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Juba, South Sudan
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Location
    (1922- )
    Capital and largest city in the Republic of South Sudan
    Functions as the seat and metropolis of Juba County
    Serves as the capital of Central Equatoria, one of the ten states of South Sudan
    Population density (as of 2011) is estimated at 372,410
    Was jointly administered by the United Kingdom and Egypt, as part of Anglo-Egyptian Sudan, until 1956
    Became the world's newest national capital after a formal referendum passed with 99% of the population's support, formally declaring South Sudan its independence from the Republic of the Sudan (Jan. 25, 2011)
    Languages spoken include Bari, English, Dinka, Murle, Nuer, Zande
    Home of the University of Juba (est. 1975)
    It has little to offer tourists.
    Traffic is a nightmare (compounded by the abundance of boda-bodas/privately owned motorbike taxis).
    Armed robberies, car jackings and armed break-ins affecting visitors are extremely common.
    It was only designated as a Capitol seat by the United Nations, who set up OCHA camps there while providing humanitarian relief.
    Some South Sudanese residents have questioned the city's suitability as a national capital.
    Its first Independence Ceremony was marred by security concerns tied to Northern-Southern clashes on the Kordofan border.
    It came as no surprise, therefore, when the South Sudanese government unveiled plans to move the capitol city some 250 km away from Juba to Ramciel, which is situated in the Western lakes region, on which an entirely new city would be constructed (Sept. 5, 2011).
    It shares a name with an alleged sniper involved in the Iraqi Insurgency, between 2005 and 2007, who appeared in several controversial videos.
    Their security forces and police are known for being tense, often very young, reckless drivers, and/or under the influence of alcohol.
    It started out as a trading post for Greek merchants in Anglo-Egyptian Sudan.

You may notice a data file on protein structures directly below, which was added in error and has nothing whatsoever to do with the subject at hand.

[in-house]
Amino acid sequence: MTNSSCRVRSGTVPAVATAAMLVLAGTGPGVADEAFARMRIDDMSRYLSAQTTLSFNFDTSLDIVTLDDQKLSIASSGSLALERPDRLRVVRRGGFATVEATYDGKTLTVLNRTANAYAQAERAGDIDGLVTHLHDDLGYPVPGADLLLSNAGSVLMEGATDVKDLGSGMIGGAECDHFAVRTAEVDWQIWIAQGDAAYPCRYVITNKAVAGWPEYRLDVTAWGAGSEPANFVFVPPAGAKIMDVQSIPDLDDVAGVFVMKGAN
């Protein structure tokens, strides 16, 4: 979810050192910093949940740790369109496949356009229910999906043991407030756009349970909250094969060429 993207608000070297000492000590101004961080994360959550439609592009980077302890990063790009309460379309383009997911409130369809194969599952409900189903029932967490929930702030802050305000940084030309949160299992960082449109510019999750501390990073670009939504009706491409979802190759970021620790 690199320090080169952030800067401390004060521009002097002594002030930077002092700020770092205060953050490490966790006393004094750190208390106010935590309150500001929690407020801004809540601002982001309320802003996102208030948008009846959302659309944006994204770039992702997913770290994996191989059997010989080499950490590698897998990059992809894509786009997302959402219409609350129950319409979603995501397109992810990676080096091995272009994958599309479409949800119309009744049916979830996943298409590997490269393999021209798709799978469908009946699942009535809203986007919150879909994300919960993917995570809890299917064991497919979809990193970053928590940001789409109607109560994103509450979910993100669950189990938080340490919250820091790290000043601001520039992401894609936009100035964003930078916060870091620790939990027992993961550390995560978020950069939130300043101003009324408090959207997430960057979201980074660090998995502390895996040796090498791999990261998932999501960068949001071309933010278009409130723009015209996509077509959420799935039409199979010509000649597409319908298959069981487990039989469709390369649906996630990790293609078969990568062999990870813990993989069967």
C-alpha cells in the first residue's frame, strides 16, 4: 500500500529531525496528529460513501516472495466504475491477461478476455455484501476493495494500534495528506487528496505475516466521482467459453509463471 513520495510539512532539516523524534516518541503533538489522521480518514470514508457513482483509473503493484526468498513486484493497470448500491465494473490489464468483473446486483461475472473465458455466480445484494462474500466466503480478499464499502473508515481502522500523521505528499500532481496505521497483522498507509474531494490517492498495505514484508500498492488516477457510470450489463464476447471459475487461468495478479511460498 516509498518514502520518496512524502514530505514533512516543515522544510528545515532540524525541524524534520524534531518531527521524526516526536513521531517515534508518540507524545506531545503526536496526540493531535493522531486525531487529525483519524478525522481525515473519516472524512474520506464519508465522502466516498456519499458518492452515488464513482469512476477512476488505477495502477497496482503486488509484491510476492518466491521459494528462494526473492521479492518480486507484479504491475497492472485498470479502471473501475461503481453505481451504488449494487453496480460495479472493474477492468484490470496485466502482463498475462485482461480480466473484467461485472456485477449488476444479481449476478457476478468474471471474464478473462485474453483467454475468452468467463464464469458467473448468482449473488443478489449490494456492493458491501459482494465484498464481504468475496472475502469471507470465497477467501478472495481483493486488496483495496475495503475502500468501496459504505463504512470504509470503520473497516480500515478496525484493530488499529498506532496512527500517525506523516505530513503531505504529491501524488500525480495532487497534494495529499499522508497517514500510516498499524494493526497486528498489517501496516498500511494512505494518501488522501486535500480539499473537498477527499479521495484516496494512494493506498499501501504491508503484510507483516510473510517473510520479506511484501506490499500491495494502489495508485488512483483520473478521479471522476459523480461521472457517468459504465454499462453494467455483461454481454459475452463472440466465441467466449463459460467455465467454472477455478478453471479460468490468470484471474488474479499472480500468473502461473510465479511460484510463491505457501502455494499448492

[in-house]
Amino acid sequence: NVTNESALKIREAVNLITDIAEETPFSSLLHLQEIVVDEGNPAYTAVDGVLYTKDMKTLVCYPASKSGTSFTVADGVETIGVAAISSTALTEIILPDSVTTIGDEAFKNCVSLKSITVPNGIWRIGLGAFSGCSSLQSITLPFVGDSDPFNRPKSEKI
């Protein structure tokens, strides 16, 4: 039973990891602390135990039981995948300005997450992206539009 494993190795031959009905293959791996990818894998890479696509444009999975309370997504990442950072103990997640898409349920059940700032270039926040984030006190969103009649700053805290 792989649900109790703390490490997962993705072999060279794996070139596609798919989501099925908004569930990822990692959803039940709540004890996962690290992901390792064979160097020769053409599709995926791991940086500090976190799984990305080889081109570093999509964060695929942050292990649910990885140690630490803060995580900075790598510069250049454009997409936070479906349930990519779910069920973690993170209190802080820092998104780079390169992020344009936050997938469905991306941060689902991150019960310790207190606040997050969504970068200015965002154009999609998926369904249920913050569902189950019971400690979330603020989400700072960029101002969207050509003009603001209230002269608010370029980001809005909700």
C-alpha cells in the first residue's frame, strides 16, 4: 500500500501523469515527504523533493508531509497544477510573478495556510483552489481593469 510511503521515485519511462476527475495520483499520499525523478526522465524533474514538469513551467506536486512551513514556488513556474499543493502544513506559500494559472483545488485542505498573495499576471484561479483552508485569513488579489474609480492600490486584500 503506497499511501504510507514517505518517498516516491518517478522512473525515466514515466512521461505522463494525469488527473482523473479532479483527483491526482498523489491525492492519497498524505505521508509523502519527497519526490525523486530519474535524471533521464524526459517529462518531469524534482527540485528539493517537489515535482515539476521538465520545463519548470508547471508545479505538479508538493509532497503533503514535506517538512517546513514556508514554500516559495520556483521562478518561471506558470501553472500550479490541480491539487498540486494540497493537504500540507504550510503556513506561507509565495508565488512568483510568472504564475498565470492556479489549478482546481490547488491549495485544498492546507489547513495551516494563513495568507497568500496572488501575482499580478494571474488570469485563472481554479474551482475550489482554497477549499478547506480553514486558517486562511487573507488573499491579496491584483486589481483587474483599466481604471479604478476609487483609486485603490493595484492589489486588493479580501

As such, the city's local architecture is - largely in part - thanks to the Greek traders (the beautiful stone buildings of Ivory Bank, Notos Lounge, Juba's Paradise Hotel, etc.).
    It has experienced an economic boom, since South Sudan's Independence.
    It has a wild and fun nightlife (bars, restaurants, nightspots).
    Its easier to get a cold beer there than in its Northern counterpart cities.
    It has been an active base for Franklin Graham and the Samaritan's Purse's humanitarian aid in Sudan.
    It was the site of the 1947 Juba Conference, which (ironically) resolved to unite North and South Sudan, dashing British hopes to join South Sudan with Uganda.
    It was once a transport hub, with highways connecting Kenya, Uganda and the Democratic Republic of the Congo.
    It was home to Independent Moses Nunuh, first child born in South Sudan after its independence (who, unfortunately, and like many South Sudanese infants, died before his first birthday).
    Thousands gathered at the city to hold an ornate ceremony which included a parade and fireworks; celebrating South Sudan's independence, after a fifty-year struggle and two civil wars which cost millions of lives (Jul. 9, 2011).
    A cargo plane leaving from the city's international airport, en route to the Paloch oil fields in Upper Nile state crashed one half-mile after takeoff, killing over 40 oil workers and their family members. Only an adult and a child survived (Nov. 5, 2015).

Credit: BoyWiththeGreenHair


    For 2019, as of last week, Out of 13 Votes: 46.15% Annoying
    In 2018, Out of 8 Votes: 50.0% Annoying
    In 2017, Out of 12 Votes: 50.0% Annoying
    In 2016, Out of 36 Votes: 77.78% Annoying
 
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